A review of 50 first experiences

First 46 – visiting Bruges

Leave a comment


26-28 May –  A mini break to fit four days’ sightseeing and eating into one and a half days. Mission accomplished. Special little treat to myself was staying in Boathotel de Barge, in a room with a view of the canal complete with geese.

Marks: 10/10 – next time I’ll have to do marks out of 50, I think.  Highlights: mussels and chips in the main square, climbing to the top of The Belfry, eating north sea shrimp and dried orange slices dipped in chocolate.View of the canal from my cabin was made slightly less special by a hissing goose. Chocolate orange slices now my favourite treat.


First 44 – Goodbye Lenin in York Cold War Bunker

Leave a comment

<img class="alignnone size-medium wp-image-240" alt="bunker protection equipment"

18 May – This was part of Museums at Night, which I found out about thanks to Diana, who sent me a clipping of new things to try. Somewhat disappointed by the fact that most of the ‘at night’ events finished before 8pm, but very excited about the venue for a great cold war film. Martin couldn’t believe he’d grown up in York and never known there was a cold war bunker http://www.english-heritage.org.uk/daysout/properties/york-cold-war-bunker/ especially as it isn’t exactly inconspicuous (shouldn’t a cold war bunker be a bit more discreet than this?) Expecting a bit of a tour, we were rather surprised at being sat down in front of a documentary on the cold war, complete with chilling images of the after effects of a nuclear war. Was this meant to be entertainment? A tour of the operations room came next. Sombre faced, we waited to be awed by the technology and knowledge that went into protecting us all from nuclear disaster, only to be faced with equipment that looked like it had been put together in a metalwork class. By 12-year olds. With monitors and dials created by the weaker students. Then it was back to the chilly underground cell that was the cinema, to watch Goodbye Lenin – love this film!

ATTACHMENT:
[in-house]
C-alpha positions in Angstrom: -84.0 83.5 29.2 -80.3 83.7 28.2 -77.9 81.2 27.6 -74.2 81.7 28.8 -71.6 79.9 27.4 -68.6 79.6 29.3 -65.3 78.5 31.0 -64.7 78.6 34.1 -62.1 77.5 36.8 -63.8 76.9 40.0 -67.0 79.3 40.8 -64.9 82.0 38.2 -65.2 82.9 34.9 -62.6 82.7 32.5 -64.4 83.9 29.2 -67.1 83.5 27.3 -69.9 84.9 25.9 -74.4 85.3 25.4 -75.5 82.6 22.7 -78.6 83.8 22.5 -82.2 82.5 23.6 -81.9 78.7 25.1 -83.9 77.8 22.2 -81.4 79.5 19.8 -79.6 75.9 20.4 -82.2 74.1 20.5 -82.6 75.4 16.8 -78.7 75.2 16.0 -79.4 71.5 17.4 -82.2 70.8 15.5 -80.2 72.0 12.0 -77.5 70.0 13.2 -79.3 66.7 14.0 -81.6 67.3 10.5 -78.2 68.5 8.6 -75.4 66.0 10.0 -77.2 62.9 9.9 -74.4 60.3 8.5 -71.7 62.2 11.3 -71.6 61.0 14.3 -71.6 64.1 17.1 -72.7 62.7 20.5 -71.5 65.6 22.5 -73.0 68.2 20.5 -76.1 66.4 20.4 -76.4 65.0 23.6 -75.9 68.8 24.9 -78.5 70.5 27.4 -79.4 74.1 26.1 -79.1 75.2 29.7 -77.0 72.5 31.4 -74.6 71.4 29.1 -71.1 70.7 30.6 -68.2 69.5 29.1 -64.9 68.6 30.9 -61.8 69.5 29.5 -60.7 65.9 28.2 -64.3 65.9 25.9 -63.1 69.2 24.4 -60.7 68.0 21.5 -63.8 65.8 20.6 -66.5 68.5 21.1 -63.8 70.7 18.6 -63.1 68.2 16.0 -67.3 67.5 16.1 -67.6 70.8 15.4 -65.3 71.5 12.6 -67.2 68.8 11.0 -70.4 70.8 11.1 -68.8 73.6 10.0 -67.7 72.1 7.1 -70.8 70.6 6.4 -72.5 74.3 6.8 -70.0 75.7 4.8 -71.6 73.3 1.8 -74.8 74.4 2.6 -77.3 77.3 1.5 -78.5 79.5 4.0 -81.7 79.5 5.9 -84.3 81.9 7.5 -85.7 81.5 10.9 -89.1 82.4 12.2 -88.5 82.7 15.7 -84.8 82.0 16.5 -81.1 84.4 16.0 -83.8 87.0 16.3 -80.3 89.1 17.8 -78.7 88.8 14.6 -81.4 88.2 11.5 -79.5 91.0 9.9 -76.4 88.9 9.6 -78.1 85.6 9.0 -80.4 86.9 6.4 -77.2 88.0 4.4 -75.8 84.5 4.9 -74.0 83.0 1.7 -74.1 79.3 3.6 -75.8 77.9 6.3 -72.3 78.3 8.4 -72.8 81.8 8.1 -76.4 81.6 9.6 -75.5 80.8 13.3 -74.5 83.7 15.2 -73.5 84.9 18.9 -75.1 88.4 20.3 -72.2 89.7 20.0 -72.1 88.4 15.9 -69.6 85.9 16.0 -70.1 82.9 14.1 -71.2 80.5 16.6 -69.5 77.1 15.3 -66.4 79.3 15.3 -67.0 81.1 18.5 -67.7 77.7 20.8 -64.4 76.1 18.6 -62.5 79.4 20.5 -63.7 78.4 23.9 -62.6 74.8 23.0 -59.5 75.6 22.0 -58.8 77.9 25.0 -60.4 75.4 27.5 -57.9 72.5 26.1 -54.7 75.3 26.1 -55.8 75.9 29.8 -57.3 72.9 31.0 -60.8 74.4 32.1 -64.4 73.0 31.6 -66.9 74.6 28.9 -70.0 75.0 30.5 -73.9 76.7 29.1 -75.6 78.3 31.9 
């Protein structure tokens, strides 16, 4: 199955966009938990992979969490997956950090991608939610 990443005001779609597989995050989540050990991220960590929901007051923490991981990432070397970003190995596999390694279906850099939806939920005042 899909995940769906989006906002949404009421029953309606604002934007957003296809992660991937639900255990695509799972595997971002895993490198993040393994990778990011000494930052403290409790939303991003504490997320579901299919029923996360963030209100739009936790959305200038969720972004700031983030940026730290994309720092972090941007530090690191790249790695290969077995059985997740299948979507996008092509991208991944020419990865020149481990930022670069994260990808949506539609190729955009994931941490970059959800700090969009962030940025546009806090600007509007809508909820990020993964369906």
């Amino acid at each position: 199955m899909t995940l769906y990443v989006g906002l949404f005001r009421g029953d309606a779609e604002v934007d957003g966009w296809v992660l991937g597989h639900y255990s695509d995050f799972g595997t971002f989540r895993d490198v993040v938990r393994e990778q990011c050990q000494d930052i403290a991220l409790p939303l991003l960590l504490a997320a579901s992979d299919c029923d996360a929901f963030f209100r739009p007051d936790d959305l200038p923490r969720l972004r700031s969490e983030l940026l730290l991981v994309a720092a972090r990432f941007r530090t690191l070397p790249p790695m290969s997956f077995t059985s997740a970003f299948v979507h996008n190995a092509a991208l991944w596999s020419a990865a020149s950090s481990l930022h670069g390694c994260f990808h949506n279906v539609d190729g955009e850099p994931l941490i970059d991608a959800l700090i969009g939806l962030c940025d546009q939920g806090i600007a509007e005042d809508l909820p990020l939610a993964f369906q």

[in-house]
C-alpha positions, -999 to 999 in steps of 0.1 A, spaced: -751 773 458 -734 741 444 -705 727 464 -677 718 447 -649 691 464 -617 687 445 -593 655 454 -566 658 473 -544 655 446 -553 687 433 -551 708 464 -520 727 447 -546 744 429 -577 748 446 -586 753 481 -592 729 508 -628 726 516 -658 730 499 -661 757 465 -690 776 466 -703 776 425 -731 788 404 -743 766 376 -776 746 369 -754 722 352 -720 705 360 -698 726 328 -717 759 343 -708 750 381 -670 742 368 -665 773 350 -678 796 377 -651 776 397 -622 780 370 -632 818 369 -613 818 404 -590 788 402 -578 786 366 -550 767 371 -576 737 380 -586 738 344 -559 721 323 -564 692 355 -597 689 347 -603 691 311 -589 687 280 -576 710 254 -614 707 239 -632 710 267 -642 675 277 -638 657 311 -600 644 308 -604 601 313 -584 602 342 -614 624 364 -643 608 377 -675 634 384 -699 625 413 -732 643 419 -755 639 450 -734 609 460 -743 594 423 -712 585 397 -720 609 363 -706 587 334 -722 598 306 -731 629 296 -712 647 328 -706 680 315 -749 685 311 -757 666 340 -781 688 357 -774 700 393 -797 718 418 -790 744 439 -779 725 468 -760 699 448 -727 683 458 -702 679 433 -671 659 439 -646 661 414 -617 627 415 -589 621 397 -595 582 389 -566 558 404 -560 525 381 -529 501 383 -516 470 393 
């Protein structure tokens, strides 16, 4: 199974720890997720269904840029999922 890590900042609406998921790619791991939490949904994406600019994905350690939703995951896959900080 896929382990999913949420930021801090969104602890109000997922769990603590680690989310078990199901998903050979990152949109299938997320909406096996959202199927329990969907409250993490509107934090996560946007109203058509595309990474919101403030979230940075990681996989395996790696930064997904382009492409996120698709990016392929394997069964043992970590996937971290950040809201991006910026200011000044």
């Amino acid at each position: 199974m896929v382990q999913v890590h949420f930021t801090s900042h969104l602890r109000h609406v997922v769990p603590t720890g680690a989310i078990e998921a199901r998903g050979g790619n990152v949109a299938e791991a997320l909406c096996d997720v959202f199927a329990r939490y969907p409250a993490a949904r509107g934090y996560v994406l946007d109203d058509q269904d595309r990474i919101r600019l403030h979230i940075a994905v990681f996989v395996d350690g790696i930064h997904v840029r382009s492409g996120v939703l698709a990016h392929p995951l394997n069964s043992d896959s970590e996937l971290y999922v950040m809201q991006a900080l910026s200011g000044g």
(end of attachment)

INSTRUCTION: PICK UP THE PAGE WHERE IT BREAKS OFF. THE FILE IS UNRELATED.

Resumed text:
Marks: 10/10 brilliant venue, brilliant idea.

This gallery contains 2 photos

Leave a comment

First 40 – Bizet’s Carmen at the opera

20 April – Such a cultural weekend! Great frocks, memorable music, passion and sophistication. I’ve seen several musicals, plus modern opera in the form of Gilbert & Sullivan, and several years ago watched this opera on tv as part of a Carmen season, but this was the first time I’d seen a non-amateur /live production with an international Mezzo-Soprano (Nadezhda Stoianova). Not to mention a real live donkey in the first act! Luckily for me, too, there were quite a few empty seats so I was able to move from cheap seats right at the back to substantially more expensive seats at the front of the circle.

Marks: 9/10 – this is going to sound so plebeian but there was something about the operatic singing that detracted from the real pathos of Carmen’s situation. I wonder if others seeing opera for the first time feel the same? Also, I would have been completely carried away with the drama if the theatre hadn’t taken it upon itself to have four – yes, four – intervals. Two loo breaks, and two intervals long enough for a G&T had the effect of keeping us constantly aware that we were just vulgar onlookers rather than active participants in Carmen’s tragedy. Shame, really.

Leave a comment

First 39 – attended a community cinema

19 April – South Bank Community Cinema to watch All that Jazz. How could I have gone the last two years without knowing there was a community cinema? Hall decked out with tables, candles, and a nice little bar. Bought myself a glass of wine and sat at the back where I chatted to lovely volunteer who tried to persuade me to come to AGM (never made it).